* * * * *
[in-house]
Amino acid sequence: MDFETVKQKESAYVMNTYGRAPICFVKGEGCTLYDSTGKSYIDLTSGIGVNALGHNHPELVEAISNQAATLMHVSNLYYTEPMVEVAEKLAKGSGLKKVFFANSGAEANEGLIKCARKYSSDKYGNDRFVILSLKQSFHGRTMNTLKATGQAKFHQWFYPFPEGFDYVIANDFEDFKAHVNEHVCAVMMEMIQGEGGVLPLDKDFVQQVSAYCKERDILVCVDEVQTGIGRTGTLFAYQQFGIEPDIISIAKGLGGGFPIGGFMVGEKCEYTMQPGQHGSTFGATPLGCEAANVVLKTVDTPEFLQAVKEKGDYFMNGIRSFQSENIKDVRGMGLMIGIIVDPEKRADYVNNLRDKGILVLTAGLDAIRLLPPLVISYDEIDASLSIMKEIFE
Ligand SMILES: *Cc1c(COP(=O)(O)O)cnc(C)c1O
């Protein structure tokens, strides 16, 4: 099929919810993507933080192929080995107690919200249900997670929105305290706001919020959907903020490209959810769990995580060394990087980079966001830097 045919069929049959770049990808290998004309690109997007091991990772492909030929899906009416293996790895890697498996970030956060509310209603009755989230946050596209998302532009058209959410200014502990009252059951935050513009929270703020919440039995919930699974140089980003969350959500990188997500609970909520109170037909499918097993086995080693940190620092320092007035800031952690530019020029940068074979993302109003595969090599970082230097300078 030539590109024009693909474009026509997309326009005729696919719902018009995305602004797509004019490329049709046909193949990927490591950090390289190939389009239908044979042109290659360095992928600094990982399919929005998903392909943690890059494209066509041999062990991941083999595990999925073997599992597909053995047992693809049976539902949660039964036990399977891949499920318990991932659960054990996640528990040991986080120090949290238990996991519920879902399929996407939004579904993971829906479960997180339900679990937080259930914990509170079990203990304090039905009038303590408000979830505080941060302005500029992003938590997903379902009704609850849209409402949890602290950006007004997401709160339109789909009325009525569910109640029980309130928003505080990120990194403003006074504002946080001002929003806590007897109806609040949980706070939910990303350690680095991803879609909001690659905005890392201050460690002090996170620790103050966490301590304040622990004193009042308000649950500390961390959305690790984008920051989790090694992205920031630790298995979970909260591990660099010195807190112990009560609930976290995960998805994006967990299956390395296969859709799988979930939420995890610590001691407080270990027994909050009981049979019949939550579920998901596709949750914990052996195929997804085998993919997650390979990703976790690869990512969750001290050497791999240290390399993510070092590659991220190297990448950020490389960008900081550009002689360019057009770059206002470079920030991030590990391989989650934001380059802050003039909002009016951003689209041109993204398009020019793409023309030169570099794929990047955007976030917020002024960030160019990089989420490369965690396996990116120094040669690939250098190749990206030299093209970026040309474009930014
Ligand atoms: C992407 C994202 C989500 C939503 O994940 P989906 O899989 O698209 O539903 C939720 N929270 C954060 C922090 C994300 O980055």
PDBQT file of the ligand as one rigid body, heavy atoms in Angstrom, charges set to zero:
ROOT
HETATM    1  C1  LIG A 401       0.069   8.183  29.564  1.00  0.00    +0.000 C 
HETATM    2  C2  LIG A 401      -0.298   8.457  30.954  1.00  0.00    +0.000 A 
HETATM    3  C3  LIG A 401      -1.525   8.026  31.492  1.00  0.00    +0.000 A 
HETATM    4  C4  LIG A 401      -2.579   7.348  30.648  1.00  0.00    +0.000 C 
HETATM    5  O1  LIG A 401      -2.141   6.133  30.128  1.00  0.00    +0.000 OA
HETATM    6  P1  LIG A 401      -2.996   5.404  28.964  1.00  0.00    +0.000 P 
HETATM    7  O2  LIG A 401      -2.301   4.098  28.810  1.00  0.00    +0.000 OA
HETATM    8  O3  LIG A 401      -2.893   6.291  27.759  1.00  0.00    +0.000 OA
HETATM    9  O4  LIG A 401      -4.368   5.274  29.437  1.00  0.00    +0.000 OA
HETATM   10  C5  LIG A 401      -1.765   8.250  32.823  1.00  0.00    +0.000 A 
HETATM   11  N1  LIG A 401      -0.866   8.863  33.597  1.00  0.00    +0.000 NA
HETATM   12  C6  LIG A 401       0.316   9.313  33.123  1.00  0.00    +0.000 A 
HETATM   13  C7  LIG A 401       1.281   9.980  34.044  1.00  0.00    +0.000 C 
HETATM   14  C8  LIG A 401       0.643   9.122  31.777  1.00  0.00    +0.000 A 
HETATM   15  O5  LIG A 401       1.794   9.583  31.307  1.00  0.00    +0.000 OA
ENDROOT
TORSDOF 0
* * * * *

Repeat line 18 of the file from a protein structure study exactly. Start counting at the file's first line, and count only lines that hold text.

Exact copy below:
HETATM   11  N1  LIG A 401      -0.866   8.863  33.597  1.00  0.00    +0.000 NA